Thank you for all of your comments, John and Jan. Afterall I have decided to continue instead of giving up. Here, I want to say thank again to the encouragement from Jan.
The presentation in File Exchange is now updated to include two files: inv0.m and inv0det_pvt.m.
(1) AI = inv0(AO) -- Find AI(inverse) directly from AO(given matrix) without any pivoting. The code is only 4 statement lines total.
(2) [AI,det] = inv0det_pvt(AO,pvt) -- Find both AI and det(determinant) from AO, with or without pivoting. The "write-in" is used for the pivoting (pvt = 2). It is only good for AO of small order and not practical at all. However it may resolve the problem when the divisor 'd' in the k-loop is zero or close to zero. Such as d=AO(1,1)=0.
The option of automatic pivoting with the preset critique is the way to proceed. I think the critique for pivoting is to select the pivoting element such that the divisor d is the absolute maximum among all computed d's. If the value of d, resulted from the selected pivoting element, is zero or close to zero, then the given matrix AO must be singular.
Anyway the derived algorithm for matrix inversion is very pratical compare to some other classical approaches, such as Gauss-Jordan Elimination. I hope our FEX users will like to use it.
I am not majored in mathematics. I am retired now and soon approach to 80. I need some help regarding the option for automatic pivoting.
Thank you again for your comments. Afterward I do not expect people would want to use my code at all, since the MATLAB functions 'inv' and 'det' have already been here to be used conveniently. However, it does not show how these built-in functions are developed, such as by co-factors, eigenvalues, Guanssian elimination, etc. Perpaps, this is why people like to develop their own codes.
Sometimes, people want to derive his own routine that may be better than the built-in one in some extent. For example, the routine 'polyroots' presented in Mathworks Files Exchange is
more suitable than the built-in function 'roots' for any given polynomials with many high multiple roots.
If anyone like to develop his own codes about the inverse and determinant of a given square matrix, he may do it by applying the approach used in my code. It is very siple and straightforward, and only six statement lines.
Finally, the errors have been found during repeatly running the code
with pvt = 1 option. It will yield the determinant of correct
absolute value but with different sign, either + and - . It needs to be corrected.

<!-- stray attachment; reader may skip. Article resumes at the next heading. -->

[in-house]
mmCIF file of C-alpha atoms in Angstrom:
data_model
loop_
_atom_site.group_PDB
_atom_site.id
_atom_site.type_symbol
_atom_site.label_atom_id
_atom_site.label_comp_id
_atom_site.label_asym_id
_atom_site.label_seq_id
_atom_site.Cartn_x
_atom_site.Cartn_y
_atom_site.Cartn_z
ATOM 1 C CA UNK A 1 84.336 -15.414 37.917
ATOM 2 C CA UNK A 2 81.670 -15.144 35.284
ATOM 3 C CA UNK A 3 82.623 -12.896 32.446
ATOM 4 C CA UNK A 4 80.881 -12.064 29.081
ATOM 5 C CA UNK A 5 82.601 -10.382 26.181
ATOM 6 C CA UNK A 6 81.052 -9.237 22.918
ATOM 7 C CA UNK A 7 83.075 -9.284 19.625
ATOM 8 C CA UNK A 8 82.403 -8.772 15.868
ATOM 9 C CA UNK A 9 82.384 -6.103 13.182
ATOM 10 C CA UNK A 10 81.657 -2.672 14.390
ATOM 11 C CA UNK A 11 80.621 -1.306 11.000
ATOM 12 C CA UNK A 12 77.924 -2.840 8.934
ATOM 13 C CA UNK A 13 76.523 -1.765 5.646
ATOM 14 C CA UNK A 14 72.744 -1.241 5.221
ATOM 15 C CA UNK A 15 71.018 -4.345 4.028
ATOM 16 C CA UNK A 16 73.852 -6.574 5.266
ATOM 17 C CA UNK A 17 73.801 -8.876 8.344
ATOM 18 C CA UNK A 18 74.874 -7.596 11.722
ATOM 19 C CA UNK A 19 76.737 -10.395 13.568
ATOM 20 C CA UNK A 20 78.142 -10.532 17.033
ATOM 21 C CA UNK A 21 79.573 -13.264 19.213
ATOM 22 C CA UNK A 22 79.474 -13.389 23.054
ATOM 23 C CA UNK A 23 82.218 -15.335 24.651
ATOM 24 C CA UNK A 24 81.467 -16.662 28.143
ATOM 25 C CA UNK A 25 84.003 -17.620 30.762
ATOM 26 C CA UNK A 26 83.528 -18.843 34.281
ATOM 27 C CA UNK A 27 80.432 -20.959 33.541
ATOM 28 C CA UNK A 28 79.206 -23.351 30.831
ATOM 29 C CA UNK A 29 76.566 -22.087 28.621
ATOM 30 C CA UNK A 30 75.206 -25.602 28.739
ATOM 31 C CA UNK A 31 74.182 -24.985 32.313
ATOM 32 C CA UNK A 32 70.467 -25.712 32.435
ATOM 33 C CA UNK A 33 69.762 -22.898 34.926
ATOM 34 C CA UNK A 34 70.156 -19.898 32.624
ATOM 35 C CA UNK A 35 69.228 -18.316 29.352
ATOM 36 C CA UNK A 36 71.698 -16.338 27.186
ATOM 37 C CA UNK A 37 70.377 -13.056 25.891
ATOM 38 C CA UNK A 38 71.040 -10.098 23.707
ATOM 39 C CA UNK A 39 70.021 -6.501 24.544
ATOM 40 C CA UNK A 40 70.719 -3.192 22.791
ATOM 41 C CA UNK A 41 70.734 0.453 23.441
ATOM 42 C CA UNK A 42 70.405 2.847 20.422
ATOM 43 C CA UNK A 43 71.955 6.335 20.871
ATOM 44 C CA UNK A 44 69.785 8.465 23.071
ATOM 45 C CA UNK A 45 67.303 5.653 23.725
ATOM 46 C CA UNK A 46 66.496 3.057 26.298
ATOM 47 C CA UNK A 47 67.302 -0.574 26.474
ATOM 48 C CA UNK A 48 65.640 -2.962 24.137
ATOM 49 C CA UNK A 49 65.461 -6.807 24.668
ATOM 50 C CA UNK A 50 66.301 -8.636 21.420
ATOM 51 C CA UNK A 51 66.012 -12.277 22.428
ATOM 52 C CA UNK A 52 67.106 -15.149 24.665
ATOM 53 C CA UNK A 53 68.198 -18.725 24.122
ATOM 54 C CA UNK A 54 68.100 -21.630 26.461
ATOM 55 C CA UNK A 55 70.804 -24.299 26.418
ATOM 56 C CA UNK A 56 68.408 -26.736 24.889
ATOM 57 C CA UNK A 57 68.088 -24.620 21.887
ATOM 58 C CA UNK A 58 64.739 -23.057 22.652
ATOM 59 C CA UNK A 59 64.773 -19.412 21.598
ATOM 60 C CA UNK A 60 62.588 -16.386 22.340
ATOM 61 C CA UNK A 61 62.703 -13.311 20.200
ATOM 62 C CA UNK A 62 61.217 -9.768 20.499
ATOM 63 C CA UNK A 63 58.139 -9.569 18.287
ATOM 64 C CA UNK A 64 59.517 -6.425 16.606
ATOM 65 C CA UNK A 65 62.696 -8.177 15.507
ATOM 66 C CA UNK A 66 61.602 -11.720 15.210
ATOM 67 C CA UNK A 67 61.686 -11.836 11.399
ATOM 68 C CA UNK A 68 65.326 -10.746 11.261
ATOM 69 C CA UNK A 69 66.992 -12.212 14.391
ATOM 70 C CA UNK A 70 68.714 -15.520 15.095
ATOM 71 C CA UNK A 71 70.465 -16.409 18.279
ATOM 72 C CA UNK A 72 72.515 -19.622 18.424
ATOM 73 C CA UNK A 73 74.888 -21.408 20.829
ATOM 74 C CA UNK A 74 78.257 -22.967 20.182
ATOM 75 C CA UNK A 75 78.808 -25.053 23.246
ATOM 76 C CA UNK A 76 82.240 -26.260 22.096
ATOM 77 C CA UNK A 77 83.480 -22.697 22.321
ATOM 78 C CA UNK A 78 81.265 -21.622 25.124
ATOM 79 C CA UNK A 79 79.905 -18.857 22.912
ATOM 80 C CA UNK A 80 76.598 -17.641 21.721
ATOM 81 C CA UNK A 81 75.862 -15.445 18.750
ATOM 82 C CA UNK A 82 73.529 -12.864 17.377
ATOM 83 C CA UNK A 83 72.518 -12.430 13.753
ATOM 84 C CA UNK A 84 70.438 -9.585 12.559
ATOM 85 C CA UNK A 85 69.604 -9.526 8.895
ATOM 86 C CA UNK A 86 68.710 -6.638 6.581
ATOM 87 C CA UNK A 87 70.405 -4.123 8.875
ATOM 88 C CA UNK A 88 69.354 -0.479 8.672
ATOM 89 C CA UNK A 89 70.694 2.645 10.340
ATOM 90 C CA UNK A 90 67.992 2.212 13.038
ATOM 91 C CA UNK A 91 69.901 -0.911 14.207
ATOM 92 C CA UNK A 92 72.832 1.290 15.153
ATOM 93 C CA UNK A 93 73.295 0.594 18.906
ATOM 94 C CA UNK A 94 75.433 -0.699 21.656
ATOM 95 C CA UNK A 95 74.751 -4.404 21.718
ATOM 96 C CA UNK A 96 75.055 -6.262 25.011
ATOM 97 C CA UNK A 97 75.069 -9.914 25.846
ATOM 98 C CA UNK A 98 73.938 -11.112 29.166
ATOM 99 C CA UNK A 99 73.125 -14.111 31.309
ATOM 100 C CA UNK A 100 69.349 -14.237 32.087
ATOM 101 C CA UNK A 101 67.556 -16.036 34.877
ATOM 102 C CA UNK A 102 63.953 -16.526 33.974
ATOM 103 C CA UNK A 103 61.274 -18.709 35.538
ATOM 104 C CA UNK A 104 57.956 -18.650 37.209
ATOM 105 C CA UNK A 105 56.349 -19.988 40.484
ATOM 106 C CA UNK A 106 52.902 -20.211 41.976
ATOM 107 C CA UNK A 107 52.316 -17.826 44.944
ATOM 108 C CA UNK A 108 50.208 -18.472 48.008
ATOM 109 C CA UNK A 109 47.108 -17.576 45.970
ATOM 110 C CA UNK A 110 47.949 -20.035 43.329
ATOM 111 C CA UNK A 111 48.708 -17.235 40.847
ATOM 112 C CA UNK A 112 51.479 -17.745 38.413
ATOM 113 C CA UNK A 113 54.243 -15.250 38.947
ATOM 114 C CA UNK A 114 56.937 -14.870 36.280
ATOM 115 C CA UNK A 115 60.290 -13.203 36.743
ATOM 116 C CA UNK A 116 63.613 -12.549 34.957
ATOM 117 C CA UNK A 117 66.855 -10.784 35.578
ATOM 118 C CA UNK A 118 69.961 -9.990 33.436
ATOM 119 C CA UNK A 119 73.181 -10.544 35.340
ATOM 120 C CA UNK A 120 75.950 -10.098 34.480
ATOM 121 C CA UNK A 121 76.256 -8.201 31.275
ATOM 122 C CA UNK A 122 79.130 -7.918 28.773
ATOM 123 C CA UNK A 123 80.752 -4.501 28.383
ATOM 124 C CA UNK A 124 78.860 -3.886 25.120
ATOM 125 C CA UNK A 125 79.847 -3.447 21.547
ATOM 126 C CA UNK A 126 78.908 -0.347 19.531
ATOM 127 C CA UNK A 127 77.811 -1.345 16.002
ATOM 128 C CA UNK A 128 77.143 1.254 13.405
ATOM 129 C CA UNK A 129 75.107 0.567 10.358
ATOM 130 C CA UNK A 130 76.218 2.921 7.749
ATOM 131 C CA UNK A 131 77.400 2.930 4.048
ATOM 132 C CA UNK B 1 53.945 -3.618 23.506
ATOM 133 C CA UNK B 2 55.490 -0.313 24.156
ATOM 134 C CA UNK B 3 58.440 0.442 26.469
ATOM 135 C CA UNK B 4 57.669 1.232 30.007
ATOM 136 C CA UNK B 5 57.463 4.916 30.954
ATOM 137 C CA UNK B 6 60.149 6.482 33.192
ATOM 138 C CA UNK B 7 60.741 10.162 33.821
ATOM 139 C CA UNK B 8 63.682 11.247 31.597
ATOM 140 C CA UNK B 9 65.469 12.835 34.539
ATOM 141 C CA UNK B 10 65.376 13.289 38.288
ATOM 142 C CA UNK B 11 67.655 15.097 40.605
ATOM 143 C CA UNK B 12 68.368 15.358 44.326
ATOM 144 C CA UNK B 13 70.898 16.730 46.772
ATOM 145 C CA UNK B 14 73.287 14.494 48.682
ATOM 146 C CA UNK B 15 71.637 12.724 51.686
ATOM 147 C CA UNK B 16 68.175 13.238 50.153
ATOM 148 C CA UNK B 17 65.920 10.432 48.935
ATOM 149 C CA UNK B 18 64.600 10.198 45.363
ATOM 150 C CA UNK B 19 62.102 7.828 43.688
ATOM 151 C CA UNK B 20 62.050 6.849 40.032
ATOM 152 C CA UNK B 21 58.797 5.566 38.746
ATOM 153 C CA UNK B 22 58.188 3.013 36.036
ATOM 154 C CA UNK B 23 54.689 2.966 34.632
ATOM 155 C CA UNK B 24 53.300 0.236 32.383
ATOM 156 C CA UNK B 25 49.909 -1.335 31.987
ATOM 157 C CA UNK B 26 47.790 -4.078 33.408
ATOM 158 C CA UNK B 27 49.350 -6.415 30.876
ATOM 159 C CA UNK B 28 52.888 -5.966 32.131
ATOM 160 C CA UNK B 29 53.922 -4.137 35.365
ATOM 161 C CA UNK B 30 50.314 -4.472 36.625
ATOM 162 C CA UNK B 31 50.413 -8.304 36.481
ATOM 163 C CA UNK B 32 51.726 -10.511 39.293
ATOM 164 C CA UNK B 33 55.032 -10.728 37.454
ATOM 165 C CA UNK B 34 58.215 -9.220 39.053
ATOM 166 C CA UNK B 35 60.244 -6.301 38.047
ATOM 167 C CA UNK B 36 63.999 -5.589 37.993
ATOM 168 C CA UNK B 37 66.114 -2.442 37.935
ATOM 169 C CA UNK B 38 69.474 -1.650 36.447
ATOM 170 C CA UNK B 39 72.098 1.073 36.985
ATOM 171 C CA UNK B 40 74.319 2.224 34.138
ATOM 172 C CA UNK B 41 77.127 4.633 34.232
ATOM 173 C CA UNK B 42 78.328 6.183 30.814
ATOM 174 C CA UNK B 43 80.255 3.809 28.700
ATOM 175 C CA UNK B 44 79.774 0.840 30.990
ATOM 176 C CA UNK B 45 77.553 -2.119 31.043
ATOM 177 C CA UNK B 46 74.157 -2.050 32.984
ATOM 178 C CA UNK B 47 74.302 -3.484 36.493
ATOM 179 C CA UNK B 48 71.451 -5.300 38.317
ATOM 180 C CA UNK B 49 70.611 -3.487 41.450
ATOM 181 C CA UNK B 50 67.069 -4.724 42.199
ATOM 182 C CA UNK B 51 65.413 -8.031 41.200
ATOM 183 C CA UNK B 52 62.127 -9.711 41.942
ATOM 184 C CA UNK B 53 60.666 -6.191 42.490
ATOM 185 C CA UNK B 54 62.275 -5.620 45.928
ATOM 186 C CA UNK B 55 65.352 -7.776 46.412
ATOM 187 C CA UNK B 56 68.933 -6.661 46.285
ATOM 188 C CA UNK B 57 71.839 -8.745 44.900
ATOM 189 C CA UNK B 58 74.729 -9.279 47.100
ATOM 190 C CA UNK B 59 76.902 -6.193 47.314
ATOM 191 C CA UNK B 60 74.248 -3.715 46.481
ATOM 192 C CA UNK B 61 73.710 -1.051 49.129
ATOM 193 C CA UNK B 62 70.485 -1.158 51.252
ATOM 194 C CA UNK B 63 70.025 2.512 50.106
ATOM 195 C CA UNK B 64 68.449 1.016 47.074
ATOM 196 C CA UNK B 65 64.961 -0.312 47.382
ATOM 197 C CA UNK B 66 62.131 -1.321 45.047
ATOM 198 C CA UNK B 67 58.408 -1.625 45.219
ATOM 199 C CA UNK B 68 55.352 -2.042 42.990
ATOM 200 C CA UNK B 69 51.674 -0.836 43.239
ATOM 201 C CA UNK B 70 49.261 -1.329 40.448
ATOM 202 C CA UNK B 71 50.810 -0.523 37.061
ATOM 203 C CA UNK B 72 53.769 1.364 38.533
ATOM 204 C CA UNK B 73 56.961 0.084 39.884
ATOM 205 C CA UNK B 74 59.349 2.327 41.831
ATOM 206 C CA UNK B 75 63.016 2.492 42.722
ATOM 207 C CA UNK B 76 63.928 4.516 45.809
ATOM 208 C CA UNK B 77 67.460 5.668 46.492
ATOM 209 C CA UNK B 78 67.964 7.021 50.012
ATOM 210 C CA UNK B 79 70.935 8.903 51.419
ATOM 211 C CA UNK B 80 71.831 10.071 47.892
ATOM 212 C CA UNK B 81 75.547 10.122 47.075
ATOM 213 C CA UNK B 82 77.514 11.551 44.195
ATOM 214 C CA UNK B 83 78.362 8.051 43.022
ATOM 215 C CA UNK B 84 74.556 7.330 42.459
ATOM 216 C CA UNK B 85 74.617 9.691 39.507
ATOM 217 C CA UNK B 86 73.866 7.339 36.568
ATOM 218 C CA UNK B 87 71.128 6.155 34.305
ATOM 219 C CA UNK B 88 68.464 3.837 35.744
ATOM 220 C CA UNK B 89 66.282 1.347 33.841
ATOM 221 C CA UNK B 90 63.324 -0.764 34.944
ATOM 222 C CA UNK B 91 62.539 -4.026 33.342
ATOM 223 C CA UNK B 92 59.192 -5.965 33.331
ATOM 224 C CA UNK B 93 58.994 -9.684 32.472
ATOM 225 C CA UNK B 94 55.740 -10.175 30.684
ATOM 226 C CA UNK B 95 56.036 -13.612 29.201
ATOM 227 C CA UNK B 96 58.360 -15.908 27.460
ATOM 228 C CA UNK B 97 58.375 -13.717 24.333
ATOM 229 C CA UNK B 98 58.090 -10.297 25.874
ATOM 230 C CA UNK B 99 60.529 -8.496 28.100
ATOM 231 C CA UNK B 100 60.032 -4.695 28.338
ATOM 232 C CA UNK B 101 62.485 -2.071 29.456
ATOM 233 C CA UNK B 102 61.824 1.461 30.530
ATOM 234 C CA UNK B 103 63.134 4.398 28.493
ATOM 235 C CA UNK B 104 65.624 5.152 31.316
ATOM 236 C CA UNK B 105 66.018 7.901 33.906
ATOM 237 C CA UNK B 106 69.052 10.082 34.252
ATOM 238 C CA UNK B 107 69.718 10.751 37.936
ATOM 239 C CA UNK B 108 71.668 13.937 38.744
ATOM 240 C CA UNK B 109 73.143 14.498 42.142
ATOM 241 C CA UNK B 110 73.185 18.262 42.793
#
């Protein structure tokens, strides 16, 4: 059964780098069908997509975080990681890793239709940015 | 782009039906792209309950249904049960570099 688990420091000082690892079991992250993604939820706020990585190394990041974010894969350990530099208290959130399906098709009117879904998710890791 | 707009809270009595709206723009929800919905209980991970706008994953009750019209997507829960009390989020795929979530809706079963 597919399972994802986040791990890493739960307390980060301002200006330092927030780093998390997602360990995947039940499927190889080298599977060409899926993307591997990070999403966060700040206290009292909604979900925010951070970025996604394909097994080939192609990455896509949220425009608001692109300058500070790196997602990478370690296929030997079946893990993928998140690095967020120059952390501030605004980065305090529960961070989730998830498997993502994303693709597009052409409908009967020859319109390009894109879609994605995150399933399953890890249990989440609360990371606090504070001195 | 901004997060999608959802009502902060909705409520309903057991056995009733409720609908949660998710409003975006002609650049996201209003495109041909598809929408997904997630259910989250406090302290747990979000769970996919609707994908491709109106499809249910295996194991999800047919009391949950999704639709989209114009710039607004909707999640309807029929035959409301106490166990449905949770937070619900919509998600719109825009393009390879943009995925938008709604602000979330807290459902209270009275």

I may withdraw this contribution if I feel no good.
I do appreciate John's comments, so that I am to force myself to do some further homework. Hope it will give him some answers but not expect all.
The code is now updated to include the pivoting scheme. There are three options to choose:
(1) pvt=0 ---> no pivoting,
(2) pvt=1 ---> pivoting elements randomly selected,
(3) pvt=2 ---> pivoting elements by writing-in.
If the very first element of the given square matrix is zero, it does surely fail for option(1), but it will be OK by sucessively running either option(2)or(3) for any non-singular matrix.
The code derived is very short (10 lines for the original and less than 30 for the updated). Yet it will give both inverse and determinant of a given square matrix.
Hi, I have a polynomial with 34 orders, but this function gives me roots of 7x2 matrix. Why is that? I copied my polynomial coefficients as below. Could anyone help me out? Thanks!
The correction works for the reported problem, but, there is more. For instance, for p=[3e-04 1e-09 1e-09 5e-08 2e+04] results are wrong and in addition multiplicities appear as complex numbers.
There seems to be a bug when it comes to linear polynomials (which of course can not have multiple zeros). poly_roots([1 2]) does not return a zero and poly_roots([1 1 0 0 0]) returns just the triple zero 0.
Hi, I have a polynomial with 34 orders, but this function gives me roots of 7x2 matrix. Why is that? I copied my polynomial coefficients as below. Could anyone help me out? Thanks!
1 -26.7479290179817 346.353790281681 -2891.79278087362 17494.1298230978 -81695.4463236101 306371.295805817 -947699.866103653 2464717.23435414 -5466000.43064478 10447379.3286537 -17350483.7757060 25192808.9914633 -32131544.3997781 36120714.4912932 -35872219.7954520 31515357.4741505 -24504114.0520695 16854492.5963053 -10241648.1386483 5485377.96325360 -2580928.16918672 1061956.10387350 -379845.324952006 117197.882178068 -30882.3382140184 6860.29267091761 -1262.93321056908 188.263121608582 -21.9982275506094 1.92027369835658 -0.115917764563237 0.00419847428401219 -6.48118467521201e-05
The correction works for the reported problem, but, there is more. For instance, for p=[3e-04 1e-09 1e-09 5e-08 2e+04] results are wrong and in addition multiplicities appear as complex numbers.
Reply to Bor Plestenjak:
Thank you for your pinpoint the bug.
It should be OK if the file is correct as follows: In line 15, change
from
" if npo == 1, return, end;"
to
" if npo == 0, return, end;"
I will update this file later. But please try again now!
There seems to be a bug when it comes to linear polynomials (which of course can not have multiple zeros). poly_roots([1 2]) does not return a zero and poly_roots([1 1 0 0 0]) returns just the triple zero 0.
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